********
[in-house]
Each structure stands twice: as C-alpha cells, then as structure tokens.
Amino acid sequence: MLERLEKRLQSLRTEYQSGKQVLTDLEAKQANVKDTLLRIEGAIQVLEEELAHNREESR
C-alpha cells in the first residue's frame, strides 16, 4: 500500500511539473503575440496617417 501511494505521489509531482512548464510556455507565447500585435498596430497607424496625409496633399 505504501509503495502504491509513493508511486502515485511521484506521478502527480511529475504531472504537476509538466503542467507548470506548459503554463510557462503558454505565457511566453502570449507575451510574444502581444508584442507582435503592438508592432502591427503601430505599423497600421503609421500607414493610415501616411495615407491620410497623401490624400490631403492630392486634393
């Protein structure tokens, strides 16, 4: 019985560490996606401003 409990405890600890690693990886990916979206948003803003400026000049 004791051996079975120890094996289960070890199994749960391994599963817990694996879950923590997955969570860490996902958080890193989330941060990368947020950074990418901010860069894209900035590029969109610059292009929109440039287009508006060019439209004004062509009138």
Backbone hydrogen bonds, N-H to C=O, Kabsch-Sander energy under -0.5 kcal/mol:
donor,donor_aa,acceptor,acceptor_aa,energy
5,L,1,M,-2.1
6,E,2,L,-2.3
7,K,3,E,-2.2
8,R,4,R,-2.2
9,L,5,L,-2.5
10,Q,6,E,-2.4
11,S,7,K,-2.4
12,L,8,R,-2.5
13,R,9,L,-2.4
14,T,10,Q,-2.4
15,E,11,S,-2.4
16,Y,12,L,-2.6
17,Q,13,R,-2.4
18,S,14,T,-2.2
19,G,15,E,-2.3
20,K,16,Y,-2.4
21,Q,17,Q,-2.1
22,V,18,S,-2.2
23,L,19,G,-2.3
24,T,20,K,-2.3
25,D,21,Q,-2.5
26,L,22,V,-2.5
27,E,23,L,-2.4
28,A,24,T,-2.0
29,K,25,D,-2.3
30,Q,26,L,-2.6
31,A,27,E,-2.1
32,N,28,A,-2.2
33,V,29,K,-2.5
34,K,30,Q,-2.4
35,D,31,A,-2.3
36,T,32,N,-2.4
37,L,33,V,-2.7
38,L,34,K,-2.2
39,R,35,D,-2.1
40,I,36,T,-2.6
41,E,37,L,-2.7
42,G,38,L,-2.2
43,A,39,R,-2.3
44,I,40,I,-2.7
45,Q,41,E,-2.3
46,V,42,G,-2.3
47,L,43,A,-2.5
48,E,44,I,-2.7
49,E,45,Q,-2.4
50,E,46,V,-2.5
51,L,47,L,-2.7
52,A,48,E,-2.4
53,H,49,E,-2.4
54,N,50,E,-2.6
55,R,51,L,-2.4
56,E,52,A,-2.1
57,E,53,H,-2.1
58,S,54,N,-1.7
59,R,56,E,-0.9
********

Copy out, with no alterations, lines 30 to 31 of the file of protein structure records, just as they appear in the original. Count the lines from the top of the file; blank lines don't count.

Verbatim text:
27,E,23,L,-2.4
28,A,24,T,-2.0